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Re: collecting data from a coring process

On Fri, 26 Aug 2016 12:33:24 <> wrote:
> > On Fri, Aug 26, 2016 at 2:36 PM, Paul Marquess
> > <> wrote:  
> > > I have an existing Linux application that uses gdb to collect data
> > > from a process if it cores. Currently I've been doing that with gdb
> > > after the core is written to disk. No problem there.
> > >
> > > The requirements have now changed and it won't be possible to allow
> > > the core file to be written to disk. That means I need a way to
> > > (somehow) get gdb to collect the data while the process is still in
> > > memory.
> > >
> > > My first thought was to add a script
> > > in /proc/sys/kernel/core_pattern to catch the process as it is
> > > coring. Then I get gdb to attach to the PID of the process that is
> > > about to core. Unfortunately, when I tried that, gdb gives me this
> > > error
> > >
> > >     Unable to attach: program terminated with signal SIGSEGV,
> > > Segmentation fault. No stack.
> > >
> > > That seems to imply that by the time /proc/sys/kernel/core_pattern
> > > kicks in it is too late to use the PID with gdb.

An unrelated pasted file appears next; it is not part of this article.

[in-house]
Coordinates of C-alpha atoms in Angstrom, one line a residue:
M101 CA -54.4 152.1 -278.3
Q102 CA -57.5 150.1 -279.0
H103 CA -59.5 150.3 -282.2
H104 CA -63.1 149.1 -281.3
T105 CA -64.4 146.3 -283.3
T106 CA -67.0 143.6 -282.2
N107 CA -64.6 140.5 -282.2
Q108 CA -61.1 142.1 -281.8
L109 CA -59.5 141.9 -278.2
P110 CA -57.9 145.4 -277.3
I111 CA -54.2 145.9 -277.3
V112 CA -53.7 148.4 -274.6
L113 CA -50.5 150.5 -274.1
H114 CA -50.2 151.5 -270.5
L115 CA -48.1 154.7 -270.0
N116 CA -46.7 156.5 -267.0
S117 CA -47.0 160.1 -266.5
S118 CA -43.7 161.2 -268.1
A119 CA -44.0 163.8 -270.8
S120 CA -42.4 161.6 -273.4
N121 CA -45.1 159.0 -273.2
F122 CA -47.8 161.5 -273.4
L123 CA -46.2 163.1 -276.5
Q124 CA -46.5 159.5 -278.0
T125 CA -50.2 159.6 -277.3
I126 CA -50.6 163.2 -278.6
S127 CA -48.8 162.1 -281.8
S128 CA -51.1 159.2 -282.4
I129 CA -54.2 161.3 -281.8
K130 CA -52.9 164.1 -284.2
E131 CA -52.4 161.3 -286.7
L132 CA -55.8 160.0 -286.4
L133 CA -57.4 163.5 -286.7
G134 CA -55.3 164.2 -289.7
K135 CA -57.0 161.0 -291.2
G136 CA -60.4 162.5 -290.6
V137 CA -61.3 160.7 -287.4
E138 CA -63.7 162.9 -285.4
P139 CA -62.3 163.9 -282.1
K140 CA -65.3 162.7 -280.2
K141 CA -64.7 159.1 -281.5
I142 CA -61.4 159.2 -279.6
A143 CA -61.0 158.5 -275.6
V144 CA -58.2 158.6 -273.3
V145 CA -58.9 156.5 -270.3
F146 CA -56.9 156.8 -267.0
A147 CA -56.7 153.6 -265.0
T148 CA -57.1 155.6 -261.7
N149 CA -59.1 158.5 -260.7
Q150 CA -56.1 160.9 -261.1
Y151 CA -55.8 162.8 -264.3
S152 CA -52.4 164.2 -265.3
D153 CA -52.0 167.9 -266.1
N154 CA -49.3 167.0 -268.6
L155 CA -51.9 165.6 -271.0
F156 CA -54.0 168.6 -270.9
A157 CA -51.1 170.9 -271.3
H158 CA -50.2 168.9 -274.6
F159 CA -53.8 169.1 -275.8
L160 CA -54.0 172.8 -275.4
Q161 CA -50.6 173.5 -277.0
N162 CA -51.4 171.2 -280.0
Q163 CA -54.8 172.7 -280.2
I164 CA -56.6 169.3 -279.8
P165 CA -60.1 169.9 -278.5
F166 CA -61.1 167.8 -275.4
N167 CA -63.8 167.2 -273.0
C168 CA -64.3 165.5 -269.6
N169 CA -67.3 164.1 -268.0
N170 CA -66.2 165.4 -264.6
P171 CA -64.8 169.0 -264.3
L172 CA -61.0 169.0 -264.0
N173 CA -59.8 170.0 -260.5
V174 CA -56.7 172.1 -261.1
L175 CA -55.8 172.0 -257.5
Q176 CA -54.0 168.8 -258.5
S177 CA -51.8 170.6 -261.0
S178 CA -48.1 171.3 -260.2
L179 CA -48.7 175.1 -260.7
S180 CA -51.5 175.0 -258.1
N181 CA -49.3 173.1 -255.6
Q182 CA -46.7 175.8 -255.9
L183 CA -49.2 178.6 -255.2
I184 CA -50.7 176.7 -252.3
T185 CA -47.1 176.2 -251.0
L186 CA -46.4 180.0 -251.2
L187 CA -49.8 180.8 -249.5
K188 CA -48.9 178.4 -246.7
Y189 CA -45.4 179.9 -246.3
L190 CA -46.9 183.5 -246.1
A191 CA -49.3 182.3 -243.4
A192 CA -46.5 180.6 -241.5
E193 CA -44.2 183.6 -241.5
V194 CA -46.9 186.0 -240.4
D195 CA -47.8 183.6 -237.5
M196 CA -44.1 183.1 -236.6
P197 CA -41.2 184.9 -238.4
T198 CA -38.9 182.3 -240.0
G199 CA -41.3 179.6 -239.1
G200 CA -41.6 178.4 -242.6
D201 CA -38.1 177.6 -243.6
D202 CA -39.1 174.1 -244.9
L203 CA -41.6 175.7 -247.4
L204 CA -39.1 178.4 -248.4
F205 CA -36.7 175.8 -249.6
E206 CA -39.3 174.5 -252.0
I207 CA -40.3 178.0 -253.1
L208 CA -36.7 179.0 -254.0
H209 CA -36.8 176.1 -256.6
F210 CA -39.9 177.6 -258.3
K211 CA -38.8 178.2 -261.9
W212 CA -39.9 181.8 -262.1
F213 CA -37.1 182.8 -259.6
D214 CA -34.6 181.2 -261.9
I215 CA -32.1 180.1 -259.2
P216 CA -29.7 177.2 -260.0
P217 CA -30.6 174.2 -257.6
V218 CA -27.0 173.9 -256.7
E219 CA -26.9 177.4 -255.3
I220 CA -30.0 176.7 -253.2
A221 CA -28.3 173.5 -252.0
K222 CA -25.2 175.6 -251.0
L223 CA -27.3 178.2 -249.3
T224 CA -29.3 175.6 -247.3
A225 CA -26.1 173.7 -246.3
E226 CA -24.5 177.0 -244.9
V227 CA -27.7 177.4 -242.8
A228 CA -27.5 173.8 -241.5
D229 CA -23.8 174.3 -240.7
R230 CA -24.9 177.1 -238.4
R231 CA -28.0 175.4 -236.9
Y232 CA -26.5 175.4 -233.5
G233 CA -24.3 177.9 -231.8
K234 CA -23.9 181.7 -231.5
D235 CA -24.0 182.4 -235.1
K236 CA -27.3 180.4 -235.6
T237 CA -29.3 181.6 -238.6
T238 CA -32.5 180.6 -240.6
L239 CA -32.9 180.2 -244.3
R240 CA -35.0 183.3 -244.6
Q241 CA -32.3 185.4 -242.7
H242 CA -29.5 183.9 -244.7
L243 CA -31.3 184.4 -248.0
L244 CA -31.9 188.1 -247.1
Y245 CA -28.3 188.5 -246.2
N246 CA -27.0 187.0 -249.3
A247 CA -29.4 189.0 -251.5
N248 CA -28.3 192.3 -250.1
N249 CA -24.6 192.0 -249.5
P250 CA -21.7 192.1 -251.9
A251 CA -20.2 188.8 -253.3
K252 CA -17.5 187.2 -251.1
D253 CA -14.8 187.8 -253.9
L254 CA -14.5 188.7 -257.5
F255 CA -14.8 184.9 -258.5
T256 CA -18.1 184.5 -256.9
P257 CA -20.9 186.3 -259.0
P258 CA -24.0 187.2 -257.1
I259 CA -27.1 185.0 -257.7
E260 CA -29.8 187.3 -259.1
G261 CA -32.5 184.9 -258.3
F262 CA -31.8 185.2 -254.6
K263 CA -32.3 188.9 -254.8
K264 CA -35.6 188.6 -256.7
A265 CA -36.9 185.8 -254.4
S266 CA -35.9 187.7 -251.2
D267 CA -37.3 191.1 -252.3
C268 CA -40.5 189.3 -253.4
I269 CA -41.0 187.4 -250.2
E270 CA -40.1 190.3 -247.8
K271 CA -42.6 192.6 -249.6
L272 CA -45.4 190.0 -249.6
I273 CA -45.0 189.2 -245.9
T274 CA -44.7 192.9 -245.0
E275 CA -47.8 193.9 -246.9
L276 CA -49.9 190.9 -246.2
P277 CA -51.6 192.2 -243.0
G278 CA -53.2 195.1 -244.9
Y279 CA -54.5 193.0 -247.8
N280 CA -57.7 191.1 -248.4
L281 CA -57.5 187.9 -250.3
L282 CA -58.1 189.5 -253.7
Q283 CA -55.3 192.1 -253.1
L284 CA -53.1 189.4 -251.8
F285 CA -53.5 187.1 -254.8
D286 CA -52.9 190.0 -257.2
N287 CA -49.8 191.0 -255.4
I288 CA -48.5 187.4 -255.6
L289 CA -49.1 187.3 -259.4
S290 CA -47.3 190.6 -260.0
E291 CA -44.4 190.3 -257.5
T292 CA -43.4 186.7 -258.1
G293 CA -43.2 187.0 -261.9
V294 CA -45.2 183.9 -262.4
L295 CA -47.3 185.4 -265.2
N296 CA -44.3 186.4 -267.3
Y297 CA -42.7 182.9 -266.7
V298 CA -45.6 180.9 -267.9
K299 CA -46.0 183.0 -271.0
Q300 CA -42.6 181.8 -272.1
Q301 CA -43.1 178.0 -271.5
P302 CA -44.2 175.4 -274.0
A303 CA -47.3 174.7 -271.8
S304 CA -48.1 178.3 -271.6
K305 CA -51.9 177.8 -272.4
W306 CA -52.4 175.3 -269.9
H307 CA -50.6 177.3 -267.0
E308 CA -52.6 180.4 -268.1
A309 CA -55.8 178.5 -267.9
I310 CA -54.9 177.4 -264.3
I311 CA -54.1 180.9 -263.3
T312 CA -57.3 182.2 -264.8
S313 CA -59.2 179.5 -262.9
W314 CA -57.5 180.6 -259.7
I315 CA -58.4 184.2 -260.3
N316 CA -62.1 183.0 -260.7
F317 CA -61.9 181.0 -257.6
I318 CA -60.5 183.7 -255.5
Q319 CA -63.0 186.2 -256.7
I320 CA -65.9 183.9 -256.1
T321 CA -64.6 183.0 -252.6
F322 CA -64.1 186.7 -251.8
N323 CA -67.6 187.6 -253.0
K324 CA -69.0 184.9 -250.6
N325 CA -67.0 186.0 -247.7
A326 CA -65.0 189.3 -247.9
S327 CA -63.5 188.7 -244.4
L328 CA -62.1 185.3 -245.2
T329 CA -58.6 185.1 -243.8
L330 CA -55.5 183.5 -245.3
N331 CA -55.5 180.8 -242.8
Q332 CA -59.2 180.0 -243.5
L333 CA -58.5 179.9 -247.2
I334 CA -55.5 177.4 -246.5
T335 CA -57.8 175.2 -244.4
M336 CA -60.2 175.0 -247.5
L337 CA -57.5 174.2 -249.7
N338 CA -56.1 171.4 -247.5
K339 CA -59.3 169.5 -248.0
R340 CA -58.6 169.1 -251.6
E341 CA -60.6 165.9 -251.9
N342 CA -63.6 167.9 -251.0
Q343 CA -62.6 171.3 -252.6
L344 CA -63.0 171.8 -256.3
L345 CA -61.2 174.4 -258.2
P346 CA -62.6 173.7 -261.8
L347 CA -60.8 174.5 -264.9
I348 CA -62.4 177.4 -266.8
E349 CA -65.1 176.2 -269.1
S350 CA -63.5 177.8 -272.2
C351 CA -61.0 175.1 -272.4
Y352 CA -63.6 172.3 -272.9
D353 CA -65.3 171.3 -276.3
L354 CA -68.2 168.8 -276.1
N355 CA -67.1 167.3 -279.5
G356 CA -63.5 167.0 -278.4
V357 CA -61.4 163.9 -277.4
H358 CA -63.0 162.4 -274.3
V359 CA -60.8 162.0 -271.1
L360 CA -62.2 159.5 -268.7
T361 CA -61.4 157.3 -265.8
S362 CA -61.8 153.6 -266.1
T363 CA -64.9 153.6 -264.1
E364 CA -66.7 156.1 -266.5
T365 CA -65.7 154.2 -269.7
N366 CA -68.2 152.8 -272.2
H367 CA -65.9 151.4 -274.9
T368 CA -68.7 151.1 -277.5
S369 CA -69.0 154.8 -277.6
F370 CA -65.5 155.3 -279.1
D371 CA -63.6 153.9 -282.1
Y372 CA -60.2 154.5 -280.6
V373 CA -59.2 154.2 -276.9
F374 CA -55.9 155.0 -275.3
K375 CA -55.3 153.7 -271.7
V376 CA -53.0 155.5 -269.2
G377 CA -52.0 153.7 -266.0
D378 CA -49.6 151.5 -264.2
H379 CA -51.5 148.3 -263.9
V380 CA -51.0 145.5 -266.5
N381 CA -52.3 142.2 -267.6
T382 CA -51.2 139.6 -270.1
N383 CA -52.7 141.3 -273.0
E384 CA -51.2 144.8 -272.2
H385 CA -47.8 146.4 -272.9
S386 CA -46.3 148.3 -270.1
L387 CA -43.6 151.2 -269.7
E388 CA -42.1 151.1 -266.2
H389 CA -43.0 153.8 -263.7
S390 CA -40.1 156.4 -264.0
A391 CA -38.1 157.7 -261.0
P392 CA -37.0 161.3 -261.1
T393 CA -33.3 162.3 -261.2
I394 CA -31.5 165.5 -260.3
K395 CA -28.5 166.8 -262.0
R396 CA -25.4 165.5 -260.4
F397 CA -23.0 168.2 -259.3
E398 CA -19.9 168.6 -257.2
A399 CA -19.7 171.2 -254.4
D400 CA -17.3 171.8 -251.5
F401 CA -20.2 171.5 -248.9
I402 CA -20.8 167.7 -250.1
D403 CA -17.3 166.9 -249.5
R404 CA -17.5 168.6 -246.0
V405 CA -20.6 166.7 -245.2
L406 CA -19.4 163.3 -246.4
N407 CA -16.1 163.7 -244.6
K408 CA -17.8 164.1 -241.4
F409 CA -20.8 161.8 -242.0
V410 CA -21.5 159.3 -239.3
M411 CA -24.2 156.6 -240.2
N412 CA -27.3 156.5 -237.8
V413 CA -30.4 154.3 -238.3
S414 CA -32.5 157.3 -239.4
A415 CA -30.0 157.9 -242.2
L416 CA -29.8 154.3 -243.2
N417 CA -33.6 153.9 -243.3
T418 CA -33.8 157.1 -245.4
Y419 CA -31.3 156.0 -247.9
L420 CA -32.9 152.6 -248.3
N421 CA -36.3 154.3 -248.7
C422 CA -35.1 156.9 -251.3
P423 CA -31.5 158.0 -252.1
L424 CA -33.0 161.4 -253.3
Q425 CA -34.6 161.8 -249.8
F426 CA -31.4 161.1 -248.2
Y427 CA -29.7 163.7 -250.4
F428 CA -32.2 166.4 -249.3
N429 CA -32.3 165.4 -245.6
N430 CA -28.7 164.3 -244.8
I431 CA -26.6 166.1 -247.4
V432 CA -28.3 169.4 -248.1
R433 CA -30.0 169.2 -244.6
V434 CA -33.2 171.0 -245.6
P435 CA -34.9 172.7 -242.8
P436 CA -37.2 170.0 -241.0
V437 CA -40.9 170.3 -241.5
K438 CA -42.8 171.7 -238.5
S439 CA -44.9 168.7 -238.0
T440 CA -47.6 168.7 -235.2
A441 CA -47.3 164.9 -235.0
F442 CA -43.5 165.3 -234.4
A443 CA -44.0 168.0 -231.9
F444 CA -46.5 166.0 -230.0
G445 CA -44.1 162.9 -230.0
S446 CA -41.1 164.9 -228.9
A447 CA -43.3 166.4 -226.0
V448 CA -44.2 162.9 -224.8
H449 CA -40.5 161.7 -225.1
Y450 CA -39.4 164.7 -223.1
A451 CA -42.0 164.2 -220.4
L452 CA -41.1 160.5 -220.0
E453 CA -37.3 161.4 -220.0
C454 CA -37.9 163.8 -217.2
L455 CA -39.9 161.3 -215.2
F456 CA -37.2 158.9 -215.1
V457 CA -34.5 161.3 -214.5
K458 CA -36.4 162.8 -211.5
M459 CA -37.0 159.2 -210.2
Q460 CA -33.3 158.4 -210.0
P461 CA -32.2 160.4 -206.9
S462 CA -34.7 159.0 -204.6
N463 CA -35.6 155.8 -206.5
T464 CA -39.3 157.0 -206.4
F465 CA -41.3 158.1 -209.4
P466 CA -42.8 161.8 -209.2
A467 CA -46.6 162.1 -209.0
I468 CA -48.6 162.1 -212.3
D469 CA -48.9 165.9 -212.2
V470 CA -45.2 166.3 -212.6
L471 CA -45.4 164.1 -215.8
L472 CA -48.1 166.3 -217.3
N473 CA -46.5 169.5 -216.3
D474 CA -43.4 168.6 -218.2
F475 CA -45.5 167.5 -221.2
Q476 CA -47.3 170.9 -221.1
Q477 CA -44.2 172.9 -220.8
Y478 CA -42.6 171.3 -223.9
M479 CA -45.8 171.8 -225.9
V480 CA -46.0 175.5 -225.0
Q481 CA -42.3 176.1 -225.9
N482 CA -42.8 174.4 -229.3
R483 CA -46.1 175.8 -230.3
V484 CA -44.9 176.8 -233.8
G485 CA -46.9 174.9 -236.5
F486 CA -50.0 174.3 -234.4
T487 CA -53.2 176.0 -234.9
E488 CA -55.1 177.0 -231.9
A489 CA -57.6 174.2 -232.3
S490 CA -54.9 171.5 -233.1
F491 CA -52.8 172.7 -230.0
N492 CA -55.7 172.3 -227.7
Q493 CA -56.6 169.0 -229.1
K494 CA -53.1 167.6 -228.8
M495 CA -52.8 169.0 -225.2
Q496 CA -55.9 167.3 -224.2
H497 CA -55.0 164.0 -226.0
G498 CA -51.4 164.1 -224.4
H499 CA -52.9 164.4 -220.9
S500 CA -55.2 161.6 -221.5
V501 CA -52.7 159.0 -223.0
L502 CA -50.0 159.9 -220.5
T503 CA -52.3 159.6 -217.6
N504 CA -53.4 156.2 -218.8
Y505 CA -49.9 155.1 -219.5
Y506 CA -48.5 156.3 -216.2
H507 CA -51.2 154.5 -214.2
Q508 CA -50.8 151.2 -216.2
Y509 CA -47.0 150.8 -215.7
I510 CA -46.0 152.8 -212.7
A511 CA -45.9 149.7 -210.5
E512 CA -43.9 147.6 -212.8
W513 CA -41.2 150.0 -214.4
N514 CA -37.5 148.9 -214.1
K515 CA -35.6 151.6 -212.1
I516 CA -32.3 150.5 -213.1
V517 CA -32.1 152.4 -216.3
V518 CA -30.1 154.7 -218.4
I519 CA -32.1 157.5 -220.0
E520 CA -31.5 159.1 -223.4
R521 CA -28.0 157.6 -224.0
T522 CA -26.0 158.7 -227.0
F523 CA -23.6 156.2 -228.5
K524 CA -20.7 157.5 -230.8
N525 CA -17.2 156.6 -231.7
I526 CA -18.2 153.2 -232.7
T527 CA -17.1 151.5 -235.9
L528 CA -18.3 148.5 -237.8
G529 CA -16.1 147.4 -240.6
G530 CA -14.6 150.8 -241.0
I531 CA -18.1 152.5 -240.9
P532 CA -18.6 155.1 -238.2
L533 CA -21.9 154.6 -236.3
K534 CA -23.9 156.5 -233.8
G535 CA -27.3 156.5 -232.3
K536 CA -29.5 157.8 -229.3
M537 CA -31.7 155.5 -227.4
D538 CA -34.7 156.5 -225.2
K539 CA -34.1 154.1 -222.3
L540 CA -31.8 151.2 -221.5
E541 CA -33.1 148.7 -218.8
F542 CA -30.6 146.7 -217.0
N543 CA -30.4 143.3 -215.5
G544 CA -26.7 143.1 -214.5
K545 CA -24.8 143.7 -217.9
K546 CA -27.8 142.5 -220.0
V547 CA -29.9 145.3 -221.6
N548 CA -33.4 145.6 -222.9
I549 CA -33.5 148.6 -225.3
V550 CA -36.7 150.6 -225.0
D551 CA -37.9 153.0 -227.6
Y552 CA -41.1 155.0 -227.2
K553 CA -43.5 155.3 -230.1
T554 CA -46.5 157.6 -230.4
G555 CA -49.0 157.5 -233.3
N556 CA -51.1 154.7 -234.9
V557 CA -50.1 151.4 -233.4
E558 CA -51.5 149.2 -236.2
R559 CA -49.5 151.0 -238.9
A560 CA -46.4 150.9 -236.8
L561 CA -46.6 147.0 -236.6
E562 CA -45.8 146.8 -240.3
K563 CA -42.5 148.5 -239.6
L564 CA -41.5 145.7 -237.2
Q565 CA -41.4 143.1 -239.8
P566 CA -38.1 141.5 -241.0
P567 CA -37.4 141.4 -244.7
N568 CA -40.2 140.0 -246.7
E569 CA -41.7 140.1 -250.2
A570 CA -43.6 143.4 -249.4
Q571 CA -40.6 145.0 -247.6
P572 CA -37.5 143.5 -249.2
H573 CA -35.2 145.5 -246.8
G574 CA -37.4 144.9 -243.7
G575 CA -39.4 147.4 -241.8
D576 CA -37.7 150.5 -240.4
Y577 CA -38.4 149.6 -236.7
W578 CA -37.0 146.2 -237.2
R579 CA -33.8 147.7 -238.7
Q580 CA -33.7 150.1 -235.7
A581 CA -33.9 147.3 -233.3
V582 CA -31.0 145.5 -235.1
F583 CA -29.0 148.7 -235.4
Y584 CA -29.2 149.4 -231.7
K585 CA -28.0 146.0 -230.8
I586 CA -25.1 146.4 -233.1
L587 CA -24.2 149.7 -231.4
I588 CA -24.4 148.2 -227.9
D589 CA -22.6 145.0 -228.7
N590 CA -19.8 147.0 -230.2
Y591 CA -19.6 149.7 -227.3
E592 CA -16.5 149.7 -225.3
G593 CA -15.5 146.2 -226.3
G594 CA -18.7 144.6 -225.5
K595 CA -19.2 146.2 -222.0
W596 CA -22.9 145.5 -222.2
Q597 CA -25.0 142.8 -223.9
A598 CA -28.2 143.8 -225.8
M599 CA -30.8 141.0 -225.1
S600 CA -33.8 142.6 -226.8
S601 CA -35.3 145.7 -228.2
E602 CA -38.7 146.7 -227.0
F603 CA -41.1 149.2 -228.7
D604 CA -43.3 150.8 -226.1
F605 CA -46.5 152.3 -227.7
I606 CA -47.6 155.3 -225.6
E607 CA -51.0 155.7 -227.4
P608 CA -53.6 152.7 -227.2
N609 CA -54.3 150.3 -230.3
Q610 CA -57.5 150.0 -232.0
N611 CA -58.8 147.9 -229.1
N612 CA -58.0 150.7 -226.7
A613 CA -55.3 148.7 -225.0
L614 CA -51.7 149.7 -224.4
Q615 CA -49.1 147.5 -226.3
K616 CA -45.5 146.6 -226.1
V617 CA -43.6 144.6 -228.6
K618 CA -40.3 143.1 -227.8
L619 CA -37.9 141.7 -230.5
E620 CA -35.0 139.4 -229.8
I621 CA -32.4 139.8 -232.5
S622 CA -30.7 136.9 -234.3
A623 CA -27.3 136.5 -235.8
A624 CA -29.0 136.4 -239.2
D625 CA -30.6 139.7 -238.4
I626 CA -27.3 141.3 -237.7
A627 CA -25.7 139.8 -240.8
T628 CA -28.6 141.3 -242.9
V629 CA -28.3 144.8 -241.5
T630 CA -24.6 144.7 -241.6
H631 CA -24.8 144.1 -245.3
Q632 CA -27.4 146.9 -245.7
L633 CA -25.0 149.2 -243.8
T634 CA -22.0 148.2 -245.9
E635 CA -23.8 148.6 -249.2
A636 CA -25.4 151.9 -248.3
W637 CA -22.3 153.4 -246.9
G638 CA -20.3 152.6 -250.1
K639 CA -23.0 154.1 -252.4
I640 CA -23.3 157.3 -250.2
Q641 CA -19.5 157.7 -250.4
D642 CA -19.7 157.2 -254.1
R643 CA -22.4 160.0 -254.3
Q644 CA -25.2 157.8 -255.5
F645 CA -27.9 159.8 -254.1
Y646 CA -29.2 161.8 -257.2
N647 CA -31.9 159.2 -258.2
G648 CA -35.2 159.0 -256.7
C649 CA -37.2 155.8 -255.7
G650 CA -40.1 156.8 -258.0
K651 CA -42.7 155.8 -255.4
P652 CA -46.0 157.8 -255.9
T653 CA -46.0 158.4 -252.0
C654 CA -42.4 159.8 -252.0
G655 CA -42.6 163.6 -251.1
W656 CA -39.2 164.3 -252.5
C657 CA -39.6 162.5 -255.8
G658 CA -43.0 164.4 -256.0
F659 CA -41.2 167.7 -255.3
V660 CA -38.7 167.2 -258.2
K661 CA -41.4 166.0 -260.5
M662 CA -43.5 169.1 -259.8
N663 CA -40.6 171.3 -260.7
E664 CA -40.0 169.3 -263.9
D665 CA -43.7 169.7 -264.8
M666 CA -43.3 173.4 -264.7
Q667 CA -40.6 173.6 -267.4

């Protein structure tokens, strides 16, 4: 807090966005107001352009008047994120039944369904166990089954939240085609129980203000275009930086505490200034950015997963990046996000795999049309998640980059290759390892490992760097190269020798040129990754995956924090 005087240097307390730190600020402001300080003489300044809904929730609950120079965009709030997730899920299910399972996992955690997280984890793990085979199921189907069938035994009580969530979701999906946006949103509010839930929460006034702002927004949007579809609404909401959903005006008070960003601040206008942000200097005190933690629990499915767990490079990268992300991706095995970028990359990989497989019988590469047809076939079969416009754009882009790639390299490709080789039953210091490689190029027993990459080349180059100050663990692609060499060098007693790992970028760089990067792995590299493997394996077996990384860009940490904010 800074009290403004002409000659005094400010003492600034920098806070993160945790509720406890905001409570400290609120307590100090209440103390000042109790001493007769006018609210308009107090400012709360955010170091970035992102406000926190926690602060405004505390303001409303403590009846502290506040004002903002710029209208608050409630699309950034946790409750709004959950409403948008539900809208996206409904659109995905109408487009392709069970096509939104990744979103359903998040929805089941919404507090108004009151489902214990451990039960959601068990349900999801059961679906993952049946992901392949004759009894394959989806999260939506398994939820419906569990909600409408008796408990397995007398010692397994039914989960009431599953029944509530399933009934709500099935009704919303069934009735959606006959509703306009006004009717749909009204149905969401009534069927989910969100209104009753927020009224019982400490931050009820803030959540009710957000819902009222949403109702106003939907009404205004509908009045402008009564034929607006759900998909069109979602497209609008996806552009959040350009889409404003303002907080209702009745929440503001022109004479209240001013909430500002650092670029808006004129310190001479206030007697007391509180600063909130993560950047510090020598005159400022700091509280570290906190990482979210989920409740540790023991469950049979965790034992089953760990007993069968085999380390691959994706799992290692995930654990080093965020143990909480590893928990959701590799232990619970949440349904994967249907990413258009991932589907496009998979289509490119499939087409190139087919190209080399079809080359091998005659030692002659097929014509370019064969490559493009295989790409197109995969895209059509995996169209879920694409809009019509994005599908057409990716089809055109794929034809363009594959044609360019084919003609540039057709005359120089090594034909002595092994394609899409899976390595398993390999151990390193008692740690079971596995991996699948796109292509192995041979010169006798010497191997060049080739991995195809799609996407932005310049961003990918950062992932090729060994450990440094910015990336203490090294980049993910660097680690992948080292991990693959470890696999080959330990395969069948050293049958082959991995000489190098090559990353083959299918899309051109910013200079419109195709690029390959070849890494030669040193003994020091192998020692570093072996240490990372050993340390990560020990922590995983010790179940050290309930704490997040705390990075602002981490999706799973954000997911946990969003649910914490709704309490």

> > >
> > > Anyone know of a way to do this? Preferably one that doesn't
> > > involve changing the process itself.
> > >
> > > cheers
> > > Paul  
> > You can do one of the following
> > 
> > 1) Why not dump the information that you are looking for into a file
> > in the process signal handler ?  
> Would love to, but I have no idea what state the process is in once the
> SEGV has been triggered. Just taking pointes as an example, once in the
> signal handler I'm in a situation where I can't trust that any pointer
> contains a valid value. A quick search suggests I can guard against
> that by using a signal handler. But I'm already in one! If there is
> some prior art that shows how to safely dump data from a process once a
> SEGV has been triggered it would make my day.
> <snip>

Oh, oh, I know how to do this (finally a chance to be of use on
gdb's mailing list :) Ok, assuming that you know what variables you can
access or that you can stick them in a struct what you do is enter the
signal handler (hear after known as SH), printing the values one by one. 
When one of the values causes a SEGV then you reenter SH which checks an
atomic type to see if your in SH and if so then another atomic type to
see if you've begun to print the values.
If so then a new branch is executed and what gets printed is an
inaccessible error value.
Control returns to the first SH and it continues iterating.

WARNING: There may be better ways to do what you want, like dump core to a
tmpfs (which is in memory anyway so it leaves no trace on disk).


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